The Harbors of the Sun

For fans of Martha Wells’ Books of the Raksura series, The Harbors of the Sun is another enjoyable adventure into the strange realm of the Three Worlds. Filled with odd creatures and species, bizarre places, technologies and magic, it’s always a place of wonder and imagination. But no story is complete without an engagement of emotion, and this one tugs at both the good and bad. There’s humor, despair, suspense, romance, devotion, curiosity and anticipation. It covers a lot of ground. From beginning to end, it’s a fun ride.

As the last book in the series, this certainly isn’t a story for new readers to jump into. However, if you do want to invest the time, you can at least know it ends on a good note. For the rest of us, this journey marks an end that isn’t definitive, but is a pleasant place to stop. One last epic adventure with Raksura, Fell, groundlings and sealings with the fate of the Reaches held in the balance. The stakes are high and the main characters at the center as war threatens on two fronts.

As much as the high stakes adventure drives the story, it’s funny how the little things are the parts that can captivate the most. For instance, I really enjoyed the Half-Fell queen and her Fell flight. It was refreshing to see Fell who weren’t villains. As much as I wanted to see the Raksura succeed, I also wanted the Half-Fell to find a future for themselves. I loved seeing some of the members fleshed out as characters. Aside from the queen, there is Kethel who has some fun moments with Stone and Moon. There is also the Dakti called First who stands by the queen’s side, saying more with his gestures than with dialog. The quirkiness of the Fell adds a lot variety to the story, balancing with the Raksura and the odd groundling races.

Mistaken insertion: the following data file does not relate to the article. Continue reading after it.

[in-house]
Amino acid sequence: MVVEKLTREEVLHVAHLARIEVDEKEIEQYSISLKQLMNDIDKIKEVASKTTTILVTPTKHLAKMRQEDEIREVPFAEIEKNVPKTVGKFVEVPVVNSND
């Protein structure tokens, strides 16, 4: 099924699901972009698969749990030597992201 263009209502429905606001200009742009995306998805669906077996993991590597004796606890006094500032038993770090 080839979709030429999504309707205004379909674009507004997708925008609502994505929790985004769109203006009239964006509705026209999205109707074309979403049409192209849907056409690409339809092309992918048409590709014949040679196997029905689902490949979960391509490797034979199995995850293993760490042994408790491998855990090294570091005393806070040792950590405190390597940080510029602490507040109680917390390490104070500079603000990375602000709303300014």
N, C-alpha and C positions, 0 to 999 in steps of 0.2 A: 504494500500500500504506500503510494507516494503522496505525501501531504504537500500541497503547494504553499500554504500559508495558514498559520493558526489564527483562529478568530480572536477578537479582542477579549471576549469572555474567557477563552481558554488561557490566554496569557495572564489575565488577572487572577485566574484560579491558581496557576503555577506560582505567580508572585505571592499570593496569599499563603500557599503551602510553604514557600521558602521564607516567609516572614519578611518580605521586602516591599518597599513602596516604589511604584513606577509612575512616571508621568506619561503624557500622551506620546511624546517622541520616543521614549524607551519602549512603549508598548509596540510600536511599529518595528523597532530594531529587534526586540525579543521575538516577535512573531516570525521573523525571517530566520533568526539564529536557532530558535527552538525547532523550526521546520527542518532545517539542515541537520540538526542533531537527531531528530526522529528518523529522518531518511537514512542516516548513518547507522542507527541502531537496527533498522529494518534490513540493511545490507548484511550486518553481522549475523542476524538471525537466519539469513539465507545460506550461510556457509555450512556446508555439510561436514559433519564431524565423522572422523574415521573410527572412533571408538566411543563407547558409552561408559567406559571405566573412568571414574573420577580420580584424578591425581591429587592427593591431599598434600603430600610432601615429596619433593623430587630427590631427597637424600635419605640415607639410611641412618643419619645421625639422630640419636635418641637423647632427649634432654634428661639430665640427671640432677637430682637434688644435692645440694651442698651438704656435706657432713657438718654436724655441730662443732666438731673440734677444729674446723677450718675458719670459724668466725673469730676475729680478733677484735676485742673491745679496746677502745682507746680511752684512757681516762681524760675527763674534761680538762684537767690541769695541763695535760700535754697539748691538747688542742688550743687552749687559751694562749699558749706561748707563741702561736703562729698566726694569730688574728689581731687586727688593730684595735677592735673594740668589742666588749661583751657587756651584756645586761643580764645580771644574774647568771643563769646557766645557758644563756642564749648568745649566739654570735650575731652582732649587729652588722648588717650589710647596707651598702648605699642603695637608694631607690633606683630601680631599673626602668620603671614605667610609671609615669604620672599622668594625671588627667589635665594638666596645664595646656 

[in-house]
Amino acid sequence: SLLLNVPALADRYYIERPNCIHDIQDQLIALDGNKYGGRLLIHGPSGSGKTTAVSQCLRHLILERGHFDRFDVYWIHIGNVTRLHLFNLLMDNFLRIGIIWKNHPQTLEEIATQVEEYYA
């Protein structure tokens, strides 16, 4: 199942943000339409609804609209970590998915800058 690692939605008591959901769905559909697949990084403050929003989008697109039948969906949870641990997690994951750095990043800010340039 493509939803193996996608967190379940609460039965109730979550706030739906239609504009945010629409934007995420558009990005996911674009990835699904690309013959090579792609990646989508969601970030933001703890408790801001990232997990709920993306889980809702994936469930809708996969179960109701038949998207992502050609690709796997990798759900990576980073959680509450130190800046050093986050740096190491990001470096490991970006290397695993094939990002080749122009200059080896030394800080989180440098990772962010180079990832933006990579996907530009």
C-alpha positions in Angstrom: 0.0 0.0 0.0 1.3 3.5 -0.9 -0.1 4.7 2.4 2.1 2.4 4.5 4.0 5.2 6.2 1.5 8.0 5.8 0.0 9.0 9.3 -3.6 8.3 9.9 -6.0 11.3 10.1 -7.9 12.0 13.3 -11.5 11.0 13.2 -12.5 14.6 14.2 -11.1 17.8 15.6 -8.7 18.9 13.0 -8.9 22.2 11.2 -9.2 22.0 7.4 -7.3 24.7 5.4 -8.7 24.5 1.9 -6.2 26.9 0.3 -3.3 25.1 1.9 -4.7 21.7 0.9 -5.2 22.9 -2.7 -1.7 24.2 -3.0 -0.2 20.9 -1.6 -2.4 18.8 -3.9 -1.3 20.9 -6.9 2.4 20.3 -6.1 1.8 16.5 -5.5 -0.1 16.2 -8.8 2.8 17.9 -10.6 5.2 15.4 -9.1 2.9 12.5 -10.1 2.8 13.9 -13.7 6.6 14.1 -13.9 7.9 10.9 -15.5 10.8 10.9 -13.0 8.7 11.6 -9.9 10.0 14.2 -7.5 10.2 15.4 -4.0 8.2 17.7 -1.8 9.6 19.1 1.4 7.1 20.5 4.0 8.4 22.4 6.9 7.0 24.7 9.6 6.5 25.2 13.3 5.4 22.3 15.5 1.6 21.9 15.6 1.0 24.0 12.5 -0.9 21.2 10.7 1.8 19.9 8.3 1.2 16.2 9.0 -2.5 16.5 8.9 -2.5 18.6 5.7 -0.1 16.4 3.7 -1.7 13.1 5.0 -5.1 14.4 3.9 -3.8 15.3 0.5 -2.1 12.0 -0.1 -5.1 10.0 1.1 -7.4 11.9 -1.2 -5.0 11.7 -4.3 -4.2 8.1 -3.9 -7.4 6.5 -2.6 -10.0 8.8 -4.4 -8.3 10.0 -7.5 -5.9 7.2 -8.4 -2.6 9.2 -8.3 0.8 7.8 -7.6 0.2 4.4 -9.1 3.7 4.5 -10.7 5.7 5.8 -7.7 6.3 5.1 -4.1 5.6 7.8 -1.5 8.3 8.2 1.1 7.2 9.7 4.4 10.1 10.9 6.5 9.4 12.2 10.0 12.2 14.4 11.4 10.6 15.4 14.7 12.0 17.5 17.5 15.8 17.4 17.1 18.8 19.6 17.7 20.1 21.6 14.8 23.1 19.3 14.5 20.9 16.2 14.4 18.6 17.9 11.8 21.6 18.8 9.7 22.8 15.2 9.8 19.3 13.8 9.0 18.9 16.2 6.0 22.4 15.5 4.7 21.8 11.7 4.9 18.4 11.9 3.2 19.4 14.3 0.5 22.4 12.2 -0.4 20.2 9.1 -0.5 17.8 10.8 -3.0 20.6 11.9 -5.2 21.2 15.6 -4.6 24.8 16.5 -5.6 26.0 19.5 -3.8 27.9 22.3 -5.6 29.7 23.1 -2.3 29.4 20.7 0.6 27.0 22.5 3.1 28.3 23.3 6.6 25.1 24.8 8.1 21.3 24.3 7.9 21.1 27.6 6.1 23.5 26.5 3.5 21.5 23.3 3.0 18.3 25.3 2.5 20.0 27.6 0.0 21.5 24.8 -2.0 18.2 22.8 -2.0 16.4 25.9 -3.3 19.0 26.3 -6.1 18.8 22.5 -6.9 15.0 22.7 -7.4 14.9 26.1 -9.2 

At 403 pages, The Harbors of the Sun can feel a bit like a tome on par with a hefty Stephen King novel. However, unlike King, Martha Wells spins a much more enjoyable place to relax in as far as escapist fiction goes. It’s nice to read a book that’s not overly violent, predictable, or bleak. Sometimes you just need a story you can get lost in but leaves you in a good mood. This book starts with the characters split up in various places. Two groups are tracking down a rogue group of Hian archaeologists bent on unleashing an ancient super weapon of mass destruction, while a third group prepares to guard the Reaches from a Fell invasion. The plot slowly moves forward as the Raksura zero in on the Hians, but the chase leads to several stops as they pick up clues along the way. They visit strange places and towns as they hunt down the Hians. Meanwhile the Raksura in the Reaches make preparations for the impending Fell attack. Each storyline moves at a different pace, providing ups and downs in the tension as each one plays out. There comes a point when the two culminate, yet the story doesn’t end there. It continues, providing more action, more adventure, and more of the main characters. The sprawling journey takes readers on a long trip providing them with plenty to enjoy.

For providing hours of entertainment, page turning suspense, and genuine laugh out loud moments that left me closing the book with a smile on my face, I give The Harbors of the Sun a five out of five metal bikinis. Whether you want to read just the first book or the entire saga, this is a great series to check out.

Reviewed By: Skuldren for Roqoo Depot.
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